Bram Van Steenlandt wrote:
> Hi list,
> I run FreeBSD 6.2 (2 gig ram)  and use gimp-2.2.17 for editing my large 
> (10000x10000pixels) photos.
> This works when the tile cache is set to 256MB but this is not enough 
> for fast editing.
> When I set the tile cache to 512MB or more it stops with error:
> GLib-ERROR **: gmem.c:135: failed to allocate 16384 bytes
> I checked in top while the gimp was opening the image and I still had 
> 400MB free before it stopped (not counting my 4000MB free swap).
> I have another computer with Fedora 7 and less RAM (1 gig) and here this 
> does work, tile size is set to 512MB and editing is rather fast.
> I found this old thread:
> wich a bit the same.
> So my questions are:
> -Is there some magic setting wich allows the tile size to be bigger ?
> -Can't the gimp be configured to not save to disk after every edited pixel ?
>  If you put one pencil dot on an image it takes 4 seconds before you can 
> do the next.
> -Is there a way to work in ram only ?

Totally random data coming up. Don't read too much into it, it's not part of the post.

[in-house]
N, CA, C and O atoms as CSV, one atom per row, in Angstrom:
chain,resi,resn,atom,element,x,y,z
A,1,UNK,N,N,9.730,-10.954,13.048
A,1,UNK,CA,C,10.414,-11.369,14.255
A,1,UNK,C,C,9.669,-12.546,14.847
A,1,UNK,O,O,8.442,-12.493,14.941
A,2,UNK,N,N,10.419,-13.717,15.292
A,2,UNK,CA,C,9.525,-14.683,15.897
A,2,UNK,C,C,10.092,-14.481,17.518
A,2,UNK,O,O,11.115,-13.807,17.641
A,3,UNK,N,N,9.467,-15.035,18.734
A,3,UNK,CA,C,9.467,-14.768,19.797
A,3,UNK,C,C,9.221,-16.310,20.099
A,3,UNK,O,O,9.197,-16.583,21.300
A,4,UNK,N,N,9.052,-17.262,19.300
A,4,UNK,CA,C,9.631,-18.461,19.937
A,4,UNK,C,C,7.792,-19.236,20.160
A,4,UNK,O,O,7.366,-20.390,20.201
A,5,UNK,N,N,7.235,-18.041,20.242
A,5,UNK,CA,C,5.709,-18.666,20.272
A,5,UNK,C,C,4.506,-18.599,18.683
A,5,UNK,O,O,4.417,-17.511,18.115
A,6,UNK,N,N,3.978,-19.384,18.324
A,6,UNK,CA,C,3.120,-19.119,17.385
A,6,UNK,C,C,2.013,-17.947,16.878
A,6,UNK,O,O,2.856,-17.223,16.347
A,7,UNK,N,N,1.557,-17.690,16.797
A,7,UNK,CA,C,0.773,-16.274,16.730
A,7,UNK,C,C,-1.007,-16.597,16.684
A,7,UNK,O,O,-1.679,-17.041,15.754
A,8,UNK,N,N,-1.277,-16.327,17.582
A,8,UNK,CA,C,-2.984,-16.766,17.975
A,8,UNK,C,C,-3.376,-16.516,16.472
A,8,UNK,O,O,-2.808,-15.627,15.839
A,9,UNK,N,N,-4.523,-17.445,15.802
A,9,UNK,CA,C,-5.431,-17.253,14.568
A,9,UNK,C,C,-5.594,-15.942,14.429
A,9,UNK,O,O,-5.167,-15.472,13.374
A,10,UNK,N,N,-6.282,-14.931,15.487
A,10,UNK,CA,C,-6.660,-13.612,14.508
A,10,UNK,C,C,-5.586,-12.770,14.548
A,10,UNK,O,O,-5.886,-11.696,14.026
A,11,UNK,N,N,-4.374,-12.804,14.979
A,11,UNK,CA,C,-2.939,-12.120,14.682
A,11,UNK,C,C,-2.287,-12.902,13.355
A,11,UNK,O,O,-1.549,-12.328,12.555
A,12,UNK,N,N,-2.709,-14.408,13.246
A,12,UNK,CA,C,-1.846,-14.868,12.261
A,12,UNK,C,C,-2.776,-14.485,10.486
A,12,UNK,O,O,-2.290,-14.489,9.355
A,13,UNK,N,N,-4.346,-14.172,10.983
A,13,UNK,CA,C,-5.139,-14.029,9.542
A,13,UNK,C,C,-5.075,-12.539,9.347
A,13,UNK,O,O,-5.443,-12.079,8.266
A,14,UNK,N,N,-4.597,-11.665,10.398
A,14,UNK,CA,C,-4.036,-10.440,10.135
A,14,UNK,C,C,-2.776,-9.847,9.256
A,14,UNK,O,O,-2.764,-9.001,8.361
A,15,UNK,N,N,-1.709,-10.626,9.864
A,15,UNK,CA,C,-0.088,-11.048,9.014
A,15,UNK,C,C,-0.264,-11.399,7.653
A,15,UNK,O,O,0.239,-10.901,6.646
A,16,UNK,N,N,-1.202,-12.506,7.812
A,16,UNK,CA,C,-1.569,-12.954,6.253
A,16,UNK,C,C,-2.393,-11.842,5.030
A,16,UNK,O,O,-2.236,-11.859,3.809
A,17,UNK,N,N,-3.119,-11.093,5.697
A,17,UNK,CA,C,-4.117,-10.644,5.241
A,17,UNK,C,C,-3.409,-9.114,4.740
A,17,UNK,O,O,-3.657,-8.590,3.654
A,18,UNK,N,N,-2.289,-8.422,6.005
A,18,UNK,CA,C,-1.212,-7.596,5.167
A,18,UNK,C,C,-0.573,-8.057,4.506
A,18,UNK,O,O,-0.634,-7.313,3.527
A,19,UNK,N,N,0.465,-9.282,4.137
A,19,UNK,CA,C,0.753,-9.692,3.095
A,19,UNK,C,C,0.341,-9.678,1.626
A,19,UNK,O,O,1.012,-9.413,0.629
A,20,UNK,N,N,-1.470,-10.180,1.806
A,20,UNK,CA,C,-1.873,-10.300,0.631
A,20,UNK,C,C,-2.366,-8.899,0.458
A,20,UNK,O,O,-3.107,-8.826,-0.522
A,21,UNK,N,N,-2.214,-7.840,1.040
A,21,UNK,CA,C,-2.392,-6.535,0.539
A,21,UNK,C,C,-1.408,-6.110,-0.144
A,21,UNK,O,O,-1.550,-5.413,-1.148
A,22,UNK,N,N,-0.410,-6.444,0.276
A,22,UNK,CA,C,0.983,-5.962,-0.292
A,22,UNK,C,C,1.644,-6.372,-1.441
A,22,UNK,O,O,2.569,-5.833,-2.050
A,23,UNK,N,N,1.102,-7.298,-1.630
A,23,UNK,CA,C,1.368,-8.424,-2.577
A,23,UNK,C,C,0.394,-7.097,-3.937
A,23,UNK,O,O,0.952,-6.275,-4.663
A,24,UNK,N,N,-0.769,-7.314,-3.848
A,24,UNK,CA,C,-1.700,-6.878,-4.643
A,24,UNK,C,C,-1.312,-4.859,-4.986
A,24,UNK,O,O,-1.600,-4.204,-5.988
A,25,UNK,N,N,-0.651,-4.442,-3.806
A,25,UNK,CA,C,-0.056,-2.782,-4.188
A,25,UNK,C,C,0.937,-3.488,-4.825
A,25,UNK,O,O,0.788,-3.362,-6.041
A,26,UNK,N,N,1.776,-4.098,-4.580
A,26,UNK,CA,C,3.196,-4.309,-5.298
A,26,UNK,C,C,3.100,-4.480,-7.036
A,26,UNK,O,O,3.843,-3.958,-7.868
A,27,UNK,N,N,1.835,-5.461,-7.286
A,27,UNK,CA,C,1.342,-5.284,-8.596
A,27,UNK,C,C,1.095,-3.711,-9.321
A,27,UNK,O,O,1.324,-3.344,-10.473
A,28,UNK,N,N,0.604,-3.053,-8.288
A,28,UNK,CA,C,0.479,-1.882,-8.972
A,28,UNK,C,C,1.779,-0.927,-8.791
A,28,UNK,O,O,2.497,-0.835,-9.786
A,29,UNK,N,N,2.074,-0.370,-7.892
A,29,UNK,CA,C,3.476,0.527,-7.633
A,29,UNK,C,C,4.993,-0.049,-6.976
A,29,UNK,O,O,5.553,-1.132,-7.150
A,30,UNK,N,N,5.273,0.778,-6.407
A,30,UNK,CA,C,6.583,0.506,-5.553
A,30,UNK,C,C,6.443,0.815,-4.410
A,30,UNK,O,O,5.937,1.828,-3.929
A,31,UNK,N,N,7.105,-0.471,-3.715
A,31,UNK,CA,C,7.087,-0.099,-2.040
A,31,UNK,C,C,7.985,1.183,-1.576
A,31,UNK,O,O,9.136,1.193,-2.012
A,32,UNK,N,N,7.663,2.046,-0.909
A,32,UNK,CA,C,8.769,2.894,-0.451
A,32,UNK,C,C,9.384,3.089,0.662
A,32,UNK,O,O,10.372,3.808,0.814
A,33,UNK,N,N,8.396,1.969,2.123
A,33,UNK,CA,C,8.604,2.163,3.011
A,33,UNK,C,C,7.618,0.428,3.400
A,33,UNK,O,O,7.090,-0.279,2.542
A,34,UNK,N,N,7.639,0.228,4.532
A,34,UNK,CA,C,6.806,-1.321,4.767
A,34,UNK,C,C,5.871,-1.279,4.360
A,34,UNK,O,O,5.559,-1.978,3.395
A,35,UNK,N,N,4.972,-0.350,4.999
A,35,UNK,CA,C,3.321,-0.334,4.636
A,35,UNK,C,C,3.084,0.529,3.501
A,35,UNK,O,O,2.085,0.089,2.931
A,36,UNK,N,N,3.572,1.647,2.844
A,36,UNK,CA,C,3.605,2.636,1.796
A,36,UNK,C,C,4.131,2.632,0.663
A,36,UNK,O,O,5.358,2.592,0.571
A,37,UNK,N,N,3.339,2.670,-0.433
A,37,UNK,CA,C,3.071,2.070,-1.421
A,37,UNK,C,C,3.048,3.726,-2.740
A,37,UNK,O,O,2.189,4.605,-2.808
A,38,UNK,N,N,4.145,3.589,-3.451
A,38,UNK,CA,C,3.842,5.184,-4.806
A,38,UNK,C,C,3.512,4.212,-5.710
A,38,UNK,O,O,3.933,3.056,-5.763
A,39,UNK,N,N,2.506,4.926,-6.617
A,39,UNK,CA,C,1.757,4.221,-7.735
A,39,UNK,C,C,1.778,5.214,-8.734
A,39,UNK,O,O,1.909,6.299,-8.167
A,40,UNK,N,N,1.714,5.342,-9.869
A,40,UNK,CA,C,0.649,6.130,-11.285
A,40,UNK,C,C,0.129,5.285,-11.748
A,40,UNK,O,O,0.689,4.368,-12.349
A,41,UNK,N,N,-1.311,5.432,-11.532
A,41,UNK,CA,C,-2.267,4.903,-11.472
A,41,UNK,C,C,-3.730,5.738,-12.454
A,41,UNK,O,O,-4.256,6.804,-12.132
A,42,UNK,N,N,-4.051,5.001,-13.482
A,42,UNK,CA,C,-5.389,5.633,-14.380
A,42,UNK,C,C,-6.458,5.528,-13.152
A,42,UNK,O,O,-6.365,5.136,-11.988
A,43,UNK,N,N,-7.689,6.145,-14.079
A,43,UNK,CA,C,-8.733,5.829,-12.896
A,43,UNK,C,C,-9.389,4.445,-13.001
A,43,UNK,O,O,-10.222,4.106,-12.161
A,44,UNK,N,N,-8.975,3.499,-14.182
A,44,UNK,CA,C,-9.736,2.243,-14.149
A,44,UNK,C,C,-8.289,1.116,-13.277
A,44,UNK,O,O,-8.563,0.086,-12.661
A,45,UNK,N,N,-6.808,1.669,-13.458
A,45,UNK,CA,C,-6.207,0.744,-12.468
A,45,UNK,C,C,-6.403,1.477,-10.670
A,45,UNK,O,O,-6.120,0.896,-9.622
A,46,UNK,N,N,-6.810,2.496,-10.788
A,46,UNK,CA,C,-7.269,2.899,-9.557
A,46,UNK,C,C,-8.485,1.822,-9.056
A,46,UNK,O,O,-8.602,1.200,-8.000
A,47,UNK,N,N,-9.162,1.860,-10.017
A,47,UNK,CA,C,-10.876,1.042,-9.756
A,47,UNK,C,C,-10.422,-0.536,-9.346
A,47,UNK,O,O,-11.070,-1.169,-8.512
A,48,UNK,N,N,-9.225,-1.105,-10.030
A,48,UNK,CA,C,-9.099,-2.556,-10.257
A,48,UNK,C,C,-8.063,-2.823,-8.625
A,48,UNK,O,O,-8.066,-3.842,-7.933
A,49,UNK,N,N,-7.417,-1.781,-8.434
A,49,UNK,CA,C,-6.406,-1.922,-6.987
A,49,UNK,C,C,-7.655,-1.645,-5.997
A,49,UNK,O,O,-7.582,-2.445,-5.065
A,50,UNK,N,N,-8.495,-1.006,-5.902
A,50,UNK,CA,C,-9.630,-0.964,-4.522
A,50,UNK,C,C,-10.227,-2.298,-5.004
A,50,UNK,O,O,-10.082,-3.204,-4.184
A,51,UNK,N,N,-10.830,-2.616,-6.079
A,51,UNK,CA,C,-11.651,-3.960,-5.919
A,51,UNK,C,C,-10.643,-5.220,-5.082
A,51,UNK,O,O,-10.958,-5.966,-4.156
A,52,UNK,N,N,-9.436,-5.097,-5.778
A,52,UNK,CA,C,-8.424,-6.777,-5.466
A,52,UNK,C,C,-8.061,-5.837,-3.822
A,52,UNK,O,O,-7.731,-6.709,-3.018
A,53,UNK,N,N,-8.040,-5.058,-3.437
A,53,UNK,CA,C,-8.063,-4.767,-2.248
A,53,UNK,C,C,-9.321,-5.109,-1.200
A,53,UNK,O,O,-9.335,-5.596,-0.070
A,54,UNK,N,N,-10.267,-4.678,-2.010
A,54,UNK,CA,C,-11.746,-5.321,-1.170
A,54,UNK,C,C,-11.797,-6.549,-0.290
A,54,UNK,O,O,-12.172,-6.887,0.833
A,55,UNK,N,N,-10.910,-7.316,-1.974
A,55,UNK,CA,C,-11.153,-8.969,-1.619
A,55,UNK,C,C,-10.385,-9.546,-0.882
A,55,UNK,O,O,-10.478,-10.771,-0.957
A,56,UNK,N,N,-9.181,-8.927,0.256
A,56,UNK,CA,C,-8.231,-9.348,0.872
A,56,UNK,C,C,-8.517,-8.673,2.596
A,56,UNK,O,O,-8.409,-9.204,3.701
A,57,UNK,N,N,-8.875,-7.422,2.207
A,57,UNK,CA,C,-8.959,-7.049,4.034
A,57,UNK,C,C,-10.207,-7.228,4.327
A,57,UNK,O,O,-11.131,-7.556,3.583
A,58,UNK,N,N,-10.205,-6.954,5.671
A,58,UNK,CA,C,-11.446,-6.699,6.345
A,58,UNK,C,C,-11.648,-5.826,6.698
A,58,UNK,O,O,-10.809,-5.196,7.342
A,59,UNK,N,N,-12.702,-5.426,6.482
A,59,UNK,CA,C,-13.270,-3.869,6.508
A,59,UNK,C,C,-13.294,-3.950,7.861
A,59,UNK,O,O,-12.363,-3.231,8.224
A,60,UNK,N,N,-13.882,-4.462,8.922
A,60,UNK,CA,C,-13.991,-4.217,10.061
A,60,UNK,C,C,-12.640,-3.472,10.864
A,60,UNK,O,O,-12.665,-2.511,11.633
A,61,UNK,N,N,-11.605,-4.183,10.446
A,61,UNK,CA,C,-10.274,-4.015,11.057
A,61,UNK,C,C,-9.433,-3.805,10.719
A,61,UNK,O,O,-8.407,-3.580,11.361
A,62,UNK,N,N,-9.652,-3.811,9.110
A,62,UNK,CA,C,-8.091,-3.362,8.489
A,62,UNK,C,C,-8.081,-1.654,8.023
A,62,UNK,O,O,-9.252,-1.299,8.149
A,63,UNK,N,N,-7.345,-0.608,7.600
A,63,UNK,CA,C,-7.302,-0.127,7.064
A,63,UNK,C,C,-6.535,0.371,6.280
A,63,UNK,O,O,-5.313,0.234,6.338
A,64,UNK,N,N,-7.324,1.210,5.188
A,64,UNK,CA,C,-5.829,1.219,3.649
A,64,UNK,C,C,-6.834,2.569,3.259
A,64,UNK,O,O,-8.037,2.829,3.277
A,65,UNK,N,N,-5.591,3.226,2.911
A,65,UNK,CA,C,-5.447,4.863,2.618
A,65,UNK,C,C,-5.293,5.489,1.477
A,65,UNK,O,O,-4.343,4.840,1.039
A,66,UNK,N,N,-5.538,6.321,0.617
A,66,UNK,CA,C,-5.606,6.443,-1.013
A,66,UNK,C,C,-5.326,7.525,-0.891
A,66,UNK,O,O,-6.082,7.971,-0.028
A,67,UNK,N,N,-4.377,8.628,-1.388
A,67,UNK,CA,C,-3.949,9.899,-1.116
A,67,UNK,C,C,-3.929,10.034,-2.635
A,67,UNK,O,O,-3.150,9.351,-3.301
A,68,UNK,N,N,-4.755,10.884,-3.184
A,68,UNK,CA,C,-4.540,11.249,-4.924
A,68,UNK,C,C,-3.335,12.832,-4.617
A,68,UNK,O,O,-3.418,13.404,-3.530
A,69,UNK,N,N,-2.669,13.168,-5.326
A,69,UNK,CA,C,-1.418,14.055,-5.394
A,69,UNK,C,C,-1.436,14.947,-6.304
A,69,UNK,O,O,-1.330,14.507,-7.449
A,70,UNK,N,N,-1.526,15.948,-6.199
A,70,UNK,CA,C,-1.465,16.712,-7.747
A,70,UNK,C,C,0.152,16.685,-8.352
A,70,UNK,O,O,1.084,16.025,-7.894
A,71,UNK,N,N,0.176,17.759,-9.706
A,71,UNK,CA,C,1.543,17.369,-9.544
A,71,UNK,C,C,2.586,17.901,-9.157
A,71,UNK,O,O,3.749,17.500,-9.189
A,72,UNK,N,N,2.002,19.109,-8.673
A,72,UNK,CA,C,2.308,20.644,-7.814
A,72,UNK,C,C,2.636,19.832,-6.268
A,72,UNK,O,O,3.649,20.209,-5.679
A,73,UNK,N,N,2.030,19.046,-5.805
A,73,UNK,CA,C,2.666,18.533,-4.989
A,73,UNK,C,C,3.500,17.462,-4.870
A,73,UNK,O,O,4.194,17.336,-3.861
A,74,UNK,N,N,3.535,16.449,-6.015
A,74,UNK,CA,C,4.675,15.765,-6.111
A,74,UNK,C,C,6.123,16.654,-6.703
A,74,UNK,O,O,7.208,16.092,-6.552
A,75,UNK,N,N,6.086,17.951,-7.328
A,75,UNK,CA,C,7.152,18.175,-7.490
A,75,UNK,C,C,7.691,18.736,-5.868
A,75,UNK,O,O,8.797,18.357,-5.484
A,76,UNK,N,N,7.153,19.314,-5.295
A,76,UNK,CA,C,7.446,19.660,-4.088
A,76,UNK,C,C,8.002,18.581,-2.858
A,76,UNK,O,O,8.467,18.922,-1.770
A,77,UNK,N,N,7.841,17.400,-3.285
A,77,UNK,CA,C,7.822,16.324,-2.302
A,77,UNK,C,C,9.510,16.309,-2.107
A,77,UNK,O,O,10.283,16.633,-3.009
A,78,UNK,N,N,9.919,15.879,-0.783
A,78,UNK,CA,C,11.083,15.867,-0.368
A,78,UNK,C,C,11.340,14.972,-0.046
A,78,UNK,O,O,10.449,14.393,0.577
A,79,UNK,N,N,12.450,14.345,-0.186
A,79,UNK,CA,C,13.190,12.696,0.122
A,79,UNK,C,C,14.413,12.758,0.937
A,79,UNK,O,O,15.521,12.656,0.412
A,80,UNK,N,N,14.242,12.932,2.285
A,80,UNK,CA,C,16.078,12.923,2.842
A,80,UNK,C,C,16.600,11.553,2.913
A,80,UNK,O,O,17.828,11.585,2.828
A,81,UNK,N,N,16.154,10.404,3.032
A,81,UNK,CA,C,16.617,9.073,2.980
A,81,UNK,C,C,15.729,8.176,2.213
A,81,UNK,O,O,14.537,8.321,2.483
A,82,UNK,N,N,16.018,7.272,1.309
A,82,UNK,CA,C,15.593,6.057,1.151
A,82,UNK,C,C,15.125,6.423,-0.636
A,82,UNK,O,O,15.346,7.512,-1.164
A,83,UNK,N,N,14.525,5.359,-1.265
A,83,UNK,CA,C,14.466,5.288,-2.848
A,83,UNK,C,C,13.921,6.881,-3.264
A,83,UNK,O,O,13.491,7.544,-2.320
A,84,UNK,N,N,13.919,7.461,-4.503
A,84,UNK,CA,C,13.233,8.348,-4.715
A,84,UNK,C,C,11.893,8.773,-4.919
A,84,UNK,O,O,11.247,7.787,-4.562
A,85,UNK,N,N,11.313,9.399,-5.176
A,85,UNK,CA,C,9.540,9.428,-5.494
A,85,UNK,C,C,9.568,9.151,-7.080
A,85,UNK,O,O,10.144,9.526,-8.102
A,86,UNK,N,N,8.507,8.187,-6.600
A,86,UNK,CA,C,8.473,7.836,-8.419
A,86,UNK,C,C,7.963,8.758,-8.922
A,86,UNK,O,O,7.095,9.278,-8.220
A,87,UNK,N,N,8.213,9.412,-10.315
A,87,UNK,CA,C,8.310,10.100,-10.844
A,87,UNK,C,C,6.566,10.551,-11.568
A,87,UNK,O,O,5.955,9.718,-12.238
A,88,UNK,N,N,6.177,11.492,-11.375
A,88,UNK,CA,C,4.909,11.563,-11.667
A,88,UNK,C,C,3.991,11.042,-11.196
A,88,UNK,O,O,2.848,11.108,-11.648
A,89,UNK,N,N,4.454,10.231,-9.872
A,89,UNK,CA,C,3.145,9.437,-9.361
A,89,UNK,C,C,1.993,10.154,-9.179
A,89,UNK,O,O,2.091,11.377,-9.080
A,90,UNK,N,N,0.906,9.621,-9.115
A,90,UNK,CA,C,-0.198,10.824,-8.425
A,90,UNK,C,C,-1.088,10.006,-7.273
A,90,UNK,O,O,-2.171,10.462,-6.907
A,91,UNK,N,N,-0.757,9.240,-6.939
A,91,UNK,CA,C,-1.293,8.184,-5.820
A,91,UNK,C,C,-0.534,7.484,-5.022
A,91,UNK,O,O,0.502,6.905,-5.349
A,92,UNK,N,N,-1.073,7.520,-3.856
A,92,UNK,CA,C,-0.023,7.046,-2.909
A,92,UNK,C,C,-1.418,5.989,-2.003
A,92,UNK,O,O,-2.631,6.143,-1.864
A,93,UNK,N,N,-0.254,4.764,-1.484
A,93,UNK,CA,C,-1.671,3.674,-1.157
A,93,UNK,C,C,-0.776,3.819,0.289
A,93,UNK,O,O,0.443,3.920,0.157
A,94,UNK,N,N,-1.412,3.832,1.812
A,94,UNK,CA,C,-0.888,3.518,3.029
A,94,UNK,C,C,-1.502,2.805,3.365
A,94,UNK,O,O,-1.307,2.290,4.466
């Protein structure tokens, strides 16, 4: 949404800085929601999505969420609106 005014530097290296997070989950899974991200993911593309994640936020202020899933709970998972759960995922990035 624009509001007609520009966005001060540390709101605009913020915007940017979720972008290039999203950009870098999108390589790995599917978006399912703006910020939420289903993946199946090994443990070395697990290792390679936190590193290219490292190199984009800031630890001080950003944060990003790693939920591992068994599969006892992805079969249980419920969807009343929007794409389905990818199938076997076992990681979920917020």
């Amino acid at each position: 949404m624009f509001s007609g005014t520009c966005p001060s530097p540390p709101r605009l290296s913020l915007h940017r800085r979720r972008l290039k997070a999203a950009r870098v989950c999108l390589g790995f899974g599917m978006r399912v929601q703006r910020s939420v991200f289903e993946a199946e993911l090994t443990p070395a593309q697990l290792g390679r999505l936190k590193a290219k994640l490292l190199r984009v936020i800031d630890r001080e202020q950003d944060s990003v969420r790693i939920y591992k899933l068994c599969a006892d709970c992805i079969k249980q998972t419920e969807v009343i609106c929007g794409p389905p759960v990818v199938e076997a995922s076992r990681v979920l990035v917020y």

> Can I for example buy 2 additional gig and then force the gimp to use 
> only this memory and give me a messages "out of memory" when this does 
> not work
> ideas 
As the original poster of that thread, let me tell you what I know.
1. No magic.  I assume there's something bad happening between glib and
the FreeBSD memory allocation routines, but whatever it is carried
across 5.3 to 6.2.  I'm pretty sure I logged a bugzilla case, but in the
end, I switched to a linux platform and lost interest.  I get the
feeling that the GIMP devs don't use FBSD and as long as it builds and
runs, they're not all that interested in what seems like corner cases.
2. You could try setting undo level to 0 at the risk of not being able
to recover from any mistake
3. nope, at least not that I've found
4. nope

Don't bother with film-gimp or whatever they're calling the project
these days.  It does HDR, but their big memory handling is even worse. 
Turns out that the images projected in theaters are actually not all
that hi rez.  Your eye fills in the missing spots frame by frame.  If
you built KDE for your desktop, you might want to check out Krita as an
image editor.   Last I looked at it (which is maybe 9 mos), I still
liked the GIMP better, but it (krita) handles images completely
differently, so it might be worth a shot.  Didn't get a chance to run
any of my scans through it.

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